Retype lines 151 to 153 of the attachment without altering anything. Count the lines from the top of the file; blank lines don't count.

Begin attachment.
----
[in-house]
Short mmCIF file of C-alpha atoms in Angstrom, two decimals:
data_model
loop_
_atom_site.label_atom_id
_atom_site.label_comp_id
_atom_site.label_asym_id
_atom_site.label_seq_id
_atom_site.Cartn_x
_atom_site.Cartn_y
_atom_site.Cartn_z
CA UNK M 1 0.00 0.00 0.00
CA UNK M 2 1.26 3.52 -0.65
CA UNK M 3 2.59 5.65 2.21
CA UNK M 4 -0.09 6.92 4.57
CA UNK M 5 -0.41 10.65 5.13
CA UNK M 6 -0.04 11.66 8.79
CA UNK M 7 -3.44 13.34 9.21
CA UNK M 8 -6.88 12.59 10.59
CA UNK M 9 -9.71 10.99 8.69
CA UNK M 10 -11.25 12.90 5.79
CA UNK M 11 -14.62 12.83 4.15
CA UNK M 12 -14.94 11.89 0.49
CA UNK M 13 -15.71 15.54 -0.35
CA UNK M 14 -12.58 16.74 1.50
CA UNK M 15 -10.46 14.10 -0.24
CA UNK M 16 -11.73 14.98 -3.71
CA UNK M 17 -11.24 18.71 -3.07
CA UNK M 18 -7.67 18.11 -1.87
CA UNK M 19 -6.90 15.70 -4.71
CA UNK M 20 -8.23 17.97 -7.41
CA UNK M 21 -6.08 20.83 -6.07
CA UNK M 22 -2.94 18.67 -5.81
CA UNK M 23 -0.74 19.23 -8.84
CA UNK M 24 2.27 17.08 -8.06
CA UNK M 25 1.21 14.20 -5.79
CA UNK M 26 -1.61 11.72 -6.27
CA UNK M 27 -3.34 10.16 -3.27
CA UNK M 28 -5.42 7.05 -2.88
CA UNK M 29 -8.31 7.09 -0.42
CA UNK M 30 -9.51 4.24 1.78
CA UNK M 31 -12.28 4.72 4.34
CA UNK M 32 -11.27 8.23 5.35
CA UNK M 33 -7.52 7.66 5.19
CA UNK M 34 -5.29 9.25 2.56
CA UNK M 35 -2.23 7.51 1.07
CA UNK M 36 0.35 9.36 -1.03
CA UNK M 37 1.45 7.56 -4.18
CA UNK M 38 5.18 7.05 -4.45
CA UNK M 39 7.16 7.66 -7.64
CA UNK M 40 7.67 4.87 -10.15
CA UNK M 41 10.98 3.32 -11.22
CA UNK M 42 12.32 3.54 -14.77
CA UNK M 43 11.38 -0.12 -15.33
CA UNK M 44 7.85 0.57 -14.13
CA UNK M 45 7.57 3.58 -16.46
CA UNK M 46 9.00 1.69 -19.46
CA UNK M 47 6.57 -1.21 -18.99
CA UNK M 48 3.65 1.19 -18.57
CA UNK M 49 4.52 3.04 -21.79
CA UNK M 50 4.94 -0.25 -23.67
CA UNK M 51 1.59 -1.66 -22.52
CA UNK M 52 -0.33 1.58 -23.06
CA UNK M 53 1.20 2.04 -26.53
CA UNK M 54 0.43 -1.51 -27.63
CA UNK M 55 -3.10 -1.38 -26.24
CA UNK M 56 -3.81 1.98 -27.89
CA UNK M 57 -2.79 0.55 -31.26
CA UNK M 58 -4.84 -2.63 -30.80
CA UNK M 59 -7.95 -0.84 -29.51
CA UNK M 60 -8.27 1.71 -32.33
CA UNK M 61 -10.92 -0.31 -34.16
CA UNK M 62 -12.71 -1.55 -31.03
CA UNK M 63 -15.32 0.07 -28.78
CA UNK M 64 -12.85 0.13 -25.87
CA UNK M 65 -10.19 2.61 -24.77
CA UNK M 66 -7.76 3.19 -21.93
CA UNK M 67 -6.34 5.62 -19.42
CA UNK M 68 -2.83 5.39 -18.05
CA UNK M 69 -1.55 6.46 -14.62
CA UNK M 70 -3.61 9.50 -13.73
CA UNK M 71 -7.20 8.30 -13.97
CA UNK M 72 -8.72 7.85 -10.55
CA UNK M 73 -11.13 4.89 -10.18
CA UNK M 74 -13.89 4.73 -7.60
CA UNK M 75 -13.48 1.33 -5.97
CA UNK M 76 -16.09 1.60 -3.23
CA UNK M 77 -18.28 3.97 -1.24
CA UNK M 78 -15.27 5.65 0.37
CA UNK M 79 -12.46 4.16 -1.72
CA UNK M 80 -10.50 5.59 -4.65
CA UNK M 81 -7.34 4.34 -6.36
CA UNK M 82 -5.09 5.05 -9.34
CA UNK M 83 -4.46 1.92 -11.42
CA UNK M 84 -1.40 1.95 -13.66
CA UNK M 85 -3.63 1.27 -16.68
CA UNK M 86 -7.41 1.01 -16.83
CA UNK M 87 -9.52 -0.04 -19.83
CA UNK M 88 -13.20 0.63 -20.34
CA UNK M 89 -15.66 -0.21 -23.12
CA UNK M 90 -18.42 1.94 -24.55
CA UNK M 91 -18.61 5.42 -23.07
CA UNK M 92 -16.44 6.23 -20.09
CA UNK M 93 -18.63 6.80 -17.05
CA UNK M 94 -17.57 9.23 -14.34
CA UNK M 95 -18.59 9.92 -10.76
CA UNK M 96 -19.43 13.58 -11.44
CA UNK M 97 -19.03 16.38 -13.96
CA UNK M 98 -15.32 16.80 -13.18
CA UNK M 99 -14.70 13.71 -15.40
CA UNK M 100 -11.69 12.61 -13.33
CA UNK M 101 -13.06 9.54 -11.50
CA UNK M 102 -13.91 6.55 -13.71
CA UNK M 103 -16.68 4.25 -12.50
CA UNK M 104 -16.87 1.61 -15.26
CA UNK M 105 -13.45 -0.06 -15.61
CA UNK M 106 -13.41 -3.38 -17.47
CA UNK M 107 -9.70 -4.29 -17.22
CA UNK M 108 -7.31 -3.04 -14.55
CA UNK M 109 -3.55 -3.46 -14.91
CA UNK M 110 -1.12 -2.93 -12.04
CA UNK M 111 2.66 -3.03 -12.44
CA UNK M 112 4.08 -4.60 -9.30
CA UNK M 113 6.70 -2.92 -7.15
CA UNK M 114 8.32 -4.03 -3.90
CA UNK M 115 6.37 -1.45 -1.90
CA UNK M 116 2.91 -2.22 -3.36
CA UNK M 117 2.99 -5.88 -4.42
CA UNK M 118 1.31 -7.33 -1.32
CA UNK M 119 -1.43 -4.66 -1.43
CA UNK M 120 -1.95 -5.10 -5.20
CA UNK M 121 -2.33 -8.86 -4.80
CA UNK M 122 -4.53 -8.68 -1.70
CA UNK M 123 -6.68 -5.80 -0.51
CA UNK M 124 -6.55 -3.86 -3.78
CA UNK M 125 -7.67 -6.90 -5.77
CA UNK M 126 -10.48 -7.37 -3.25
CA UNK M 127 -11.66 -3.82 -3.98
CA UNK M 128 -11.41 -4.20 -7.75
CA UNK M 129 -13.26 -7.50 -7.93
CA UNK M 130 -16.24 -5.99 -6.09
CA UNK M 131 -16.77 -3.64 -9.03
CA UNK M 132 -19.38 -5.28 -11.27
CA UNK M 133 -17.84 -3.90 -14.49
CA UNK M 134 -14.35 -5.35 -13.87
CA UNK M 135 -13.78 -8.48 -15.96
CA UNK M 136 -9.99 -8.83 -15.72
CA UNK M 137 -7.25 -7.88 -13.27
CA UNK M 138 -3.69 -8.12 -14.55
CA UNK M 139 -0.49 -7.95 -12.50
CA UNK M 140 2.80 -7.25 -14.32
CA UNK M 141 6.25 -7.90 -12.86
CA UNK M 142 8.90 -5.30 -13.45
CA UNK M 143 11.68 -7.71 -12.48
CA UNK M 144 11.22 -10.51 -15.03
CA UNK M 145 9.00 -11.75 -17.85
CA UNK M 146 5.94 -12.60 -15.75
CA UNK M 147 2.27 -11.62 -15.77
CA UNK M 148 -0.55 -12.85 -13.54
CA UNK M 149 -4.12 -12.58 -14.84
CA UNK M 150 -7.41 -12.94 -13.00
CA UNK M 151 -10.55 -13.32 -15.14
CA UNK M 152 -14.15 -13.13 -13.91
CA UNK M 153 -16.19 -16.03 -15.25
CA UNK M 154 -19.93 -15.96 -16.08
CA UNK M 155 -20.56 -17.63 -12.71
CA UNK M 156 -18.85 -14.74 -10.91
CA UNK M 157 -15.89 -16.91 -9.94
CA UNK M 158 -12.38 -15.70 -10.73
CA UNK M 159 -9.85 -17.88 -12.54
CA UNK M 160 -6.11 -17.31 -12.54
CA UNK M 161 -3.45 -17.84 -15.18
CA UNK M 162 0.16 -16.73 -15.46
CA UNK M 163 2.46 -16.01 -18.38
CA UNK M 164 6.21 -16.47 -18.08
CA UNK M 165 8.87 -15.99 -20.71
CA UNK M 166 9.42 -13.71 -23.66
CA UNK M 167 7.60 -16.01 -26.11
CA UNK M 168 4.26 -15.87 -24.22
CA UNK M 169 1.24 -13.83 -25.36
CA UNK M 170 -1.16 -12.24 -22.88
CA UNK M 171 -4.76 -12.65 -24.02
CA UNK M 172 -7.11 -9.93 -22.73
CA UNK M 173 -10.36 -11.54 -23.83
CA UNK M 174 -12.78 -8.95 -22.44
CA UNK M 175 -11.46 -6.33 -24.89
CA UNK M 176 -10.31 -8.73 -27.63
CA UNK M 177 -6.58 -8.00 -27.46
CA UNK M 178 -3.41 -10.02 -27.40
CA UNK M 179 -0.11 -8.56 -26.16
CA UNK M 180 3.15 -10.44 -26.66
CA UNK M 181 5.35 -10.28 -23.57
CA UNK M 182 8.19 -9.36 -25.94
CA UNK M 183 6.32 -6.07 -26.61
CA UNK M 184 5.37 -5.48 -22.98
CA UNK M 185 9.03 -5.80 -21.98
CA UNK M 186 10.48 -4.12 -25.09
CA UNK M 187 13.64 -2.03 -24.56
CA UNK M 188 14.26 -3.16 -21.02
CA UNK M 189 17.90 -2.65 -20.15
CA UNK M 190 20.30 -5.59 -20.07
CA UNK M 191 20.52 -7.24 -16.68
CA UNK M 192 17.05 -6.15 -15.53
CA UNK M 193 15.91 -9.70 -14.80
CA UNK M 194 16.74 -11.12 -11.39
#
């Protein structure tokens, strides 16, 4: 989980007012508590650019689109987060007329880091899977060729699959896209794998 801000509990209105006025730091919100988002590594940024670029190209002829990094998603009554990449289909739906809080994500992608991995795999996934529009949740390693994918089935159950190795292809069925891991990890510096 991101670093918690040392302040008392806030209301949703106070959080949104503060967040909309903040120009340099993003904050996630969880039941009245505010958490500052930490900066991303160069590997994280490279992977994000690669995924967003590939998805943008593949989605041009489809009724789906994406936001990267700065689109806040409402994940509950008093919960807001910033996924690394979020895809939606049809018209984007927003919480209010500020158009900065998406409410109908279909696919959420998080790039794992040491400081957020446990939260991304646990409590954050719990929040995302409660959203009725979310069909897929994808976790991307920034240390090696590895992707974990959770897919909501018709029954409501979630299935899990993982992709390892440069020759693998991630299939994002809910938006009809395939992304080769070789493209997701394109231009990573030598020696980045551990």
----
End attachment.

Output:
CA UNK M 140 2.80 -7.25 -14.32
CA UNK M 141 6.25 -7.90 -12.86
CA UNK M 142 8.90 -5.30 -13.45